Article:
We created a new mutant allele, named xc2, of the gene spch-3 (T27A3.4). spch-3 encodes one of three C. elegans small, highly basic proteins that resemble invertebrate protamines and associate with sperm meiotic chromosomes (Chu et al., 2006). The alleles were isolated from gene mutations generated by Non-Homologous End Joining (NHEJ) mediated repair of Cas9-generated breaks (Dickinson et al., 2013; Ran et al., 2013). The alleles were discovered using PCR with the following primers 5’- CCCTCGTCTTCTCTACTAGA -3’ and 5’- CATAGCTTCACAGGGAGAAG -3’. Next Generation Sequencing let us identify 30 bp flanking sequences of the xc2 allele as GTCCGTCAACCCGCCGTTCGTCGTCTCGTC – [191 bp deletion] – TCTCGTCATCGCTCATCTTCGAAGGCTCGT. Wildtype spch-3 has 2 exons. The xc2 mutation is located in the second exon (Fig. 1A). In the mutant, while the first 97 amino acids of the mutant protein remain wildtype, they are followed by the deletion causing a frameshift mutation that adds 25 mutant amino acids (LSSSLIFEGSWTSCVDCKEDSCQKT) before the first resulting stop codon (Fig. 1B). Therefore, out of the 203 amino acids in the wildtype SPCH-3 protein, only the first 97 remain in the xc2 allele. Although the additional 25 amino acids may have an effect that is yet to be determined, the mutation in the second exon changes about 52% of the protein providing a unique opportunity to understand the function of SPCH-3 through mutant studies.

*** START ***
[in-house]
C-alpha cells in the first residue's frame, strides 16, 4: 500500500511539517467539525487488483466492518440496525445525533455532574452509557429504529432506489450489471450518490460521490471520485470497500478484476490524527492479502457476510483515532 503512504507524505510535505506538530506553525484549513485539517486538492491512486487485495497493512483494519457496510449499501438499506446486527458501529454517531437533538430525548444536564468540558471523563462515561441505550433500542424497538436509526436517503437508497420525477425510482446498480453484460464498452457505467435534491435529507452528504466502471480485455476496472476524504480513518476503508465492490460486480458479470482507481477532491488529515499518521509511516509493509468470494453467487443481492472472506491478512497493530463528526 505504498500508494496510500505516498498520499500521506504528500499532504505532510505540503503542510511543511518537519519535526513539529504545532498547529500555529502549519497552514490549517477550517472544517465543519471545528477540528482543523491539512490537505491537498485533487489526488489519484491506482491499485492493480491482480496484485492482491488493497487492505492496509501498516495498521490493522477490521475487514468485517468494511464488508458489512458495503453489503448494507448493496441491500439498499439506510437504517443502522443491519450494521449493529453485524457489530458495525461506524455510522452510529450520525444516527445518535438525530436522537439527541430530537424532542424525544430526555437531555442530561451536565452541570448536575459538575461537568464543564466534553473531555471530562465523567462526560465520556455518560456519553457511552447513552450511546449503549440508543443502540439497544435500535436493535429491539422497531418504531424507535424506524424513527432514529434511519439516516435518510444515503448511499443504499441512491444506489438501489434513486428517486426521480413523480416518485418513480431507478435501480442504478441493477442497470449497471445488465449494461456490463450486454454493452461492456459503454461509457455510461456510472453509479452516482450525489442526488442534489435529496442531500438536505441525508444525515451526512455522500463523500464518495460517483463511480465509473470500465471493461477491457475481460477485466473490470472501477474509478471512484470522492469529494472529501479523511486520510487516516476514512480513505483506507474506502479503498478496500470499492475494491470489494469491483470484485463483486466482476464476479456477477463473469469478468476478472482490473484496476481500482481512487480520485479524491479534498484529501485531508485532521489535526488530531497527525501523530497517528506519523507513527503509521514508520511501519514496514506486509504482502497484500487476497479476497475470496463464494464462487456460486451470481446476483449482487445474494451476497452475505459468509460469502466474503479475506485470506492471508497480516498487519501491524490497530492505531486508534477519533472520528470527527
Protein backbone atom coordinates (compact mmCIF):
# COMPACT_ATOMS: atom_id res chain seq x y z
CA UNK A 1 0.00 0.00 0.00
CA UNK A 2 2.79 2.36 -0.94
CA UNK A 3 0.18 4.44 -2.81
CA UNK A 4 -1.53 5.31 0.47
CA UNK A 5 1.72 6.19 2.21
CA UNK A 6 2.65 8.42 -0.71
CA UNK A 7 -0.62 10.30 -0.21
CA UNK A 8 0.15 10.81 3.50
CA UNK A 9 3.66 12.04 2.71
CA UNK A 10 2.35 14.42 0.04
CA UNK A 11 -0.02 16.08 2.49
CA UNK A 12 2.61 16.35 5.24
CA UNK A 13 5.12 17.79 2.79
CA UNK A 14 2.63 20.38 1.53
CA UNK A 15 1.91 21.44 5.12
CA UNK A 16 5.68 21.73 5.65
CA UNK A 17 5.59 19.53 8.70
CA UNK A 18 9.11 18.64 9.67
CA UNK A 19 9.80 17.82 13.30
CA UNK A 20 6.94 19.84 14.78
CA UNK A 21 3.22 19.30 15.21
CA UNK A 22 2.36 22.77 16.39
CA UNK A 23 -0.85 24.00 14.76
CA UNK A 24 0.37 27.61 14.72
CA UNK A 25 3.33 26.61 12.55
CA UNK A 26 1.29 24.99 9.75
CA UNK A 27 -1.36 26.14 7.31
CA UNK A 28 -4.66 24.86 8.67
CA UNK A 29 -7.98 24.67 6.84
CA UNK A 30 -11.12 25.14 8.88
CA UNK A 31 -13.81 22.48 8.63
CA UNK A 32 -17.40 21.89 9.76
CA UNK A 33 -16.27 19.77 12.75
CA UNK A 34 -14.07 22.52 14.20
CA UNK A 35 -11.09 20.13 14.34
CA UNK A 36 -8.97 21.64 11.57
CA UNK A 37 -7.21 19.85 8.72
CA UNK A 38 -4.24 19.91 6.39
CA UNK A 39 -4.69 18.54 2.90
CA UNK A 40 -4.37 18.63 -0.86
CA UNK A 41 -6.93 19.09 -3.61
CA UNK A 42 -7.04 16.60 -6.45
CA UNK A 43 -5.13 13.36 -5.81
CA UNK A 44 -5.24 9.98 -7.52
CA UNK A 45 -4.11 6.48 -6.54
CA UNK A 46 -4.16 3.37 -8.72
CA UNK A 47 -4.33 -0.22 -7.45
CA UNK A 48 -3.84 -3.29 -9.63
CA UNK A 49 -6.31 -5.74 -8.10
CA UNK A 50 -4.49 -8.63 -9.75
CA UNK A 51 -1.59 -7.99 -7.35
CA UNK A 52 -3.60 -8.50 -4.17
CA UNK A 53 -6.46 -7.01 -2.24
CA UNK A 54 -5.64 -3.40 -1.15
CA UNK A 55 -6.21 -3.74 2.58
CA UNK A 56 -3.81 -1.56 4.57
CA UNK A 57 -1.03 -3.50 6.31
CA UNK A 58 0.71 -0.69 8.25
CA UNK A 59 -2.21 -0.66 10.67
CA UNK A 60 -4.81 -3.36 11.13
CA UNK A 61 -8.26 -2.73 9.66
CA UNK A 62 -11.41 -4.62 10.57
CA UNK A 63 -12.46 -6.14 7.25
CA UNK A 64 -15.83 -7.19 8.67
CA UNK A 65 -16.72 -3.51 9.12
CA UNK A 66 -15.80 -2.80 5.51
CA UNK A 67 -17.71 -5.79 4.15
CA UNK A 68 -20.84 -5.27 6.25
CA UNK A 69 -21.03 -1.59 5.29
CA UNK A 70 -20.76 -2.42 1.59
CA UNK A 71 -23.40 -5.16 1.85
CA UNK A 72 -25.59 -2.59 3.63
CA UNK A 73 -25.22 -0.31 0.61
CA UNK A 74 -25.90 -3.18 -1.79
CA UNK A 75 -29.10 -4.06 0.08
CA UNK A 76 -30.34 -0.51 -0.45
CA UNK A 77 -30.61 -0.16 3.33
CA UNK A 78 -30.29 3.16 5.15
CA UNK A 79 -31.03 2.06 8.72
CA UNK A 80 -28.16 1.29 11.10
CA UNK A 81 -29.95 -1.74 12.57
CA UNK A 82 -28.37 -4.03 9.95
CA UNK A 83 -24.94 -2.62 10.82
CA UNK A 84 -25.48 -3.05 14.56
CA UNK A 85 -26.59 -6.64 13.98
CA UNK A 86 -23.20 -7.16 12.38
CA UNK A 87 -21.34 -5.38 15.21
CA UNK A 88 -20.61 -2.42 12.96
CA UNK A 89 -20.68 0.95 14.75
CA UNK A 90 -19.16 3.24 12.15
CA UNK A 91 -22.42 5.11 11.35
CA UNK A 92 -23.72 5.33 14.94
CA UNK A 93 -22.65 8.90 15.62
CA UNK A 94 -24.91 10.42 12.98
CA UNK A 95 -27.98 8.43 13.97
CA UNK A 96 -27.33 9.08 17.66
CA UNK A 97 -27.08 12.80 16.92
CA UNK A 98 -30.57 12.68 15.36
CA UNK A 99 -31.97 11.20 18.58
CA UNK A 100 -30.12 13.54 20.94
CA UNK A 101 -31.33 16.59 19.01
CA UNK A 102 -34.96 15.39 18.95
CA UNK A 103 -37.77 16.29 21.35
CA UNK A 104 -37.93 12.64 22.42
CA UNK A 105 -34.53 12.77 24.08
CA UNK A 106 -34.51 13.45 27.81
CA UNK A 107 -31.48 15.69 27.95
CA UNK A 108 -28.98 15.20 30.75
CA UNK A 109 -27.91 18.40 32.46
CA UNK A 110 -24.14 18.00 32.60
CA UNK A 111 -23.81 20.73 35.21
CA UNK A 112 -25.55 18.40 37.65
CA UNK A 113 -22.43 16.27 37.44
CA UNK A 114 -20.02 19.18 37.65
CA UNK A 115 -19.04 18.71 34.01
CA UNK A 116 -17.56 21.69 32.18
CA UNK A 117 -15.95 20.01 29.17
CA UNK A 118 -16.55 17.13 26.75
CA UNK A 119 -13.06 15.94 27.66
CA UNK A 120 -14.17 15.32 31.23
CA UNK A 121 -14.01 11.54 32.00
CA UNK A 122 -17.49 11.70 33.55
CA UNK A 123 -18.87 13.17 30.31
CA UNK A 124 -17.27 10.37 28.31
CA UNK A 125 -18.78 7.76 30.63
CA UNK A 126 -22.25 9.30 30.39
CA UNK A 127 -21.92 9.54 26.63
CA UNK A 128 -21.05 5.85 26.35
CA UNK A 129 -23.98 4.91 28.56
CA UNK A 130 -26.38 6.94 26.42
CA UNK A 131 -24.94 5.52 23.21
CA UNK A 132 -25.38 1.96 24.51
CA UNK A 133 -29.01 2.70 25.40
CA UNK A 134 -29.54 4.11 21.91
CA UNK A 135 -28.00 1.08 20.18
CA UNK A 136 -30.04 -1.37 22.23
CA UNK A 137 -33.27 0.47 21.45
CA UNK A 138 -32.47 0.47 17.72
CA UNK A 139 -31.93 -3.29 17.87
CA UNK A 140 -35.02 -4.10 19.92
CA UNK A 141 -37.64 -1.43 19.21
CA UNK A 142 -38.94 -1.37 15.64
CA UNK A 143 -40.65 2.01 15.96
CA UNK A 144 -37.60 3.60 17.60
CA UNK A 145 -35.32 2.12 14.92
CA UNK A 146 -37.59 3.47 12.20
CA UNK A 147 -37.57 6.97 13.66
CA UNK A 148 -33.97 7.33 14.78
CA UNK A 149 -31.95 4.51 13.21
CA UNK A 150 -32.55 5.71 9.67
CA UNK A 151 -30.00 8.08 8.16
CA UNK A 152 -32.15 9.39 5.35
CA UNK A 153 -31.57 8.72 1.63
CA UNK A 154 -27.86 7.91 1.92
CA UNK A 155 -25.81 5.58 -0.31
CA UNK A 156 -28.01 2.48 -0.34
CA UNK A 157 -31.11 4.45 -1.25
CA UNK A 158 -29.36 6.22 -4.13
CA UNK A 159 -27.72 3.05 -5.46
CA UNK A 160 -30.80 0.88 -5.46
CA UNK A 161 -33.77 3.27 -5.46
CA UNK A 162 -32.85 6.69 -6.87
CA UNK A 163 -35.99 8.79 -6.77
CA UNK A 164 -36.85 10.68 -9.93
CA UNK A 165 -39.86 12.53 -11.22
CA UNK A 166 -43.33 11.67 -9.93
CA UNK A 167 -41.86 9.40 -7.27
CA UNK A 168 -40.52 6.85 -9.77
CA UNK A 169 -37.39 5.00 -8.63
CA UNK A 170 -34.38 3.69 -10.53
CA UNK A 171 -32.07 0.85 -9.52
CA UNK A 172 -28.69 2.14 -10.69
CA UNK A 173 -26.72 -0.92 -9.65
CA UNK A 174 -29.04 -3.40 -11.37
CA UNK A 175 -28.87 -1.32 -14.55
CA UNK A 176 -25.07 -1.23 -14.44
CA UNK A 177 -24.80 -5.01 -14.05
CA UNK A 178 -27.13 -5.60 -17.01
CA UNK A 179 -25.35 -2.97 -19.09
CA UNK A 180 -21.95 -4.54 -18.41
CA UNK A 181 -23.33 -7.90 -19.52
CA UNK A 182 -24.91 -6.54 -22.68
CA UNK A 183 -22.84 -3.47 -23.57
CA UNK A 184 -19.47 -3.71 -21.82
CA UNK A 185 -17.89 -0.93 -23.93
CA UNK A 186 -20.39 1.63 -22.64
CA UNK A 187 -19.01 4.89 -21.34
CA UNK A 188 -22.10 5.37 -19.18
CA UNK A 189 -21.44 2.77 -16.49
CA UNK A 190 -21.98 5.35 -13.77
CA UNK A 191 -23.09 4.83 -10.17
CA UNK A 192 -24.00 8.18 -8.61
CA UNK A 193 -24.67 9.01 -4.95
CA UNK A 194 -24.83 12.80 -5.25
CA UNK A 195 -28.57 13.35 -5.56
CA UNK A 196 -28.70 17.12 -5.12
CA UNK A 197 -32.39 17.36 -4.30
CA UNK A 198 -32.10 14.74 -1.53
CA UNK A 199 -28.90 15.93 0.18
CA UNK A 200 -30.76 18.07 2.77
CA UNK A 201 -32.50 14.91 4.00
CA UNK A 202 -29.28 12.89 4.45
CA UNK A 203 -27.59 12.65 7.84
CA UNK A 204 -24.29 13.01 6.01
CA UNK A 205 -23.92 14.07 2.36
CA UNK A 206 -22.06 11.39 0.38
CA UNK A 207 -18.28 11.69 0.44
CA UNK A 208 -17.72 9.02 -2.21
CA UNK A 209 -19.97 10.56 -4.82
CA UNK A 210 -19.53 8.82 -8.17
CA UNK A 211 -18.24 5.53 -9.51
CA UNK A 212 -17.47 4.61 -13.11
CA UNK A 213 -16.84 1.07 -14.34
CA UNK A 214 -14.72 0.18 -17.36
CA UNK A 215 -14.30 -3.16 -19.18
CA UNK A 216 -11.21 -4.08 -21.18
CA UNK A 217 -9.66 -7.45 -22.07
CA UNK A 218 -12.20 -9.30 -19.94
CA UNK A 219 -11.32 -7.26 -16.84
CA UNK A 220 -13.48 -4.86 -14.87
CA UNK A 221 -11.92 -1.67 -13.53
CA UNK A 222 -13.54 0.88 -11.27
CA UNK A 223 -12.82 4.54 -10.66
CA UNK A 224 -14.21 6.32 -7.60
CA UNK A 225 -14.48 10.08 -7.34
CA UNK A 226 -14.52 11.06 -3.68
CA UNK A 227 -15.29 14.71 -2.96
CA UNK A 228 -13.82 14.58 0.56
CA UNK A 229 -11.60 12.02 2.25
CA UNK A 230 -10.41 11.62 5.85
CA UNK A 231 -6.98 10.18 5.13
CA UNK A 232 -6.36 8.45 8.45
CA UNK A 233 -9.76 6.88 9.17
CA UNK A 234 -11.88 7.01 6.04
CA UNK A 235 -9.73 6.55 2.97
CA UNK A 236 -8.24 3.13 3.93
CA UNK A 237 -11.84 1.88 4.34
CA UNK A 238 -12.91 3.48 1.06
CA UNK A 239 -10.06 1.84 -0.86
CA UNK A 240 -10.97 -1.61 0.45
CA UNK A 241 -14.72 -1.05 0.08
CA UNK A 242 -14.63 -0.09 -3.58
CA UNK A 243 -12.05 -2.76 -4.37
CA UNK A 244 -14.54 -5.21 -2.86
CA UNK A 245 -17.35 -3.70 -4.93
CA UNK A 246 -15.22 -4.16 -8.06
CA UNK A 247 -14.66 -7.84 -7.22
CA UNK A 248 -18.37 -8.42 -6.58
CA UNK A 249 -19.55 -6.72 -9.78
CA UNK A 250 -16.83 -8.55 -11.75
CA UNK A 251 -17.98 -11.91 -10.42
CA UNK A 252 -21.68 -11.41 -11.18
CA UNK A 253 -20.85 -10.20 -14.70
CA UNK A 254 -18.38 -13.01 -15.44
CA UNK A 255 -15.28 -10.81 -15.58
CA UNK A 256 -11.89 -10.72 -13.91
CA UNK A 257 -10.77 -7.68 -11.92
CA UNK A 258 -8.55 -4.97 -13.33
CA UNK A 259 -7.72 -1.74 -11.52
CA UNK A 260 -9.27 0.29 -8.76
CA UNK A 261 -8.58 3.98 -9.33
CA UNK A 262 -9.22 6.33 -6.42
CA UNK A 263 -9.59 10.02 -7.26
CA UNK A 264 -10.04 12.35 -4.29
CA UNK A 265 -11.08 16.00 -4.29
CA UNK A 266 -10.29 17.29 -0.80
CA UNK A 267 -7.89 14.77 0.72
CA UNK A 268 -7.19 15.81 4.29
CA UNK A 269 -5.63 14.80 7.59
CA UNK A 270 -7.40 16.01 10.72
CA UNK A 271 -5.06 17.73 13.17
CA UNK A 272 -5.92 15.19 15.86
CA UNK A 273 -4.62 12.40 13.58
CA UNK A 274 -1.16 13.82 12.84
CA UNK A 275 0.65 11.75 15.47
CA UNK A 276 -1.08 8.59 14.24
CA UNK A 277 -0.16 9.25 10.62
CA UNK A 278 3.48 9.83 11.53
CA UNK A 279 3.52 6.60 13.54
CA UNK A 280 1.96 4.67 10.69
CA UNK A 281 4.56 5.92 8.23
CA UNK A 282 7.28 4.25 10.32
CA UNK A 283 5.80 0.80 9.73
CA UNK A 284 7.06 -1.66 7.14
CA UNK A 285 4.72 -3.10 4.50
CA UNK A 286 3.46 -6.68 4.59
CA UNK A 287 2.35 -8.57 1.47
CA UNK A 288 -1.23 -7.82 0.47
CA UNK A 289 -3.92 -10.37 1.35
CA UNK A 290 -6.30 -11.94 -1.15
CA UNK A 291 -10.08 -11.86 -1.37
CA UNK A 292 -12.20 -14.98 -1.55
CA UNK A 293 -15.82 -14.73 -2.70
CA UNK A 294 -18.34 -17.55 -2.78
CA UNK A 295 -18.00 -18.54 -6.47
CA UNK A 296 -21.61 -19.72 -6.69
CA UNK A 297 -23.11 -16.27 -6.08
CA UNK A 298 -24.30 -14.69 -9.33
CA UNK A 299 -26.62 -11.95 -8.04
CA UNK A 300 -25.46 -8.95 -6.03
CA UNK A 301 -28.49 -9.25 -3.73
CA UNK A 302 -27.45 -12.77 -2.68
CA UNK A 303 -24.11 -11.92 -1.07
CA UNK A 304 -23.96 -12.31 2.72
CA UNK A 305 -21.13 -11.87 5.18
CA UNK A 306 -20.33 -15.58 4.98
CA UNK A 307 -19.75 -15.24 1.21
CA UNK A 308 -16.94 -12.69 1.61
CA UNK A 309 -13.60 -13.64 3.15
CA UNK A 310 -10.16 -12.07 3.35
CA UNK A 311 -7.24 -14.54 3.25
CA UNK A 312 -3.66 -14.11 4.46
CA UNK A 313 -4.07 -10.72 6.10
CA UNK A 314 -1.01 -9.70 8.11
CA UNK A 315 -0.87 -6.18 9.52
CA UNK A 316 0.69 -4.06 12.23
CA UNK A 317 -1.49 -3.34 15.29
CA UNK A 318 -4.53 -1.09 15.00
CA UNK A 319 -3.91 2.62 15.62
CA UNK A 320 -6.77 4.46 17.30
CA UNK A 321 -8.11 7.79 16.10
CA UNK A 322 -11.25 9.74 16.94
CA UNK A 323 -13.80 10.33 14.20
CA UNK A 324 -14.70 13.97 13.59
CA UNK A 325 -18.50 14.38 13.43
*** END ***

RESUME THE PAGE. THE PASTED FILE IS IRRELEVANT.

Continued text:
Strains: XC111 spch-3(xc2)I (outcrossed 5x)
NSF RUI 1244517, NIH R15 HD068996
Reviewed ByPei Yin Shih
HistoryReceived: May 1, 2018
Accepted: May 1, 2018
Published: May 1, 2018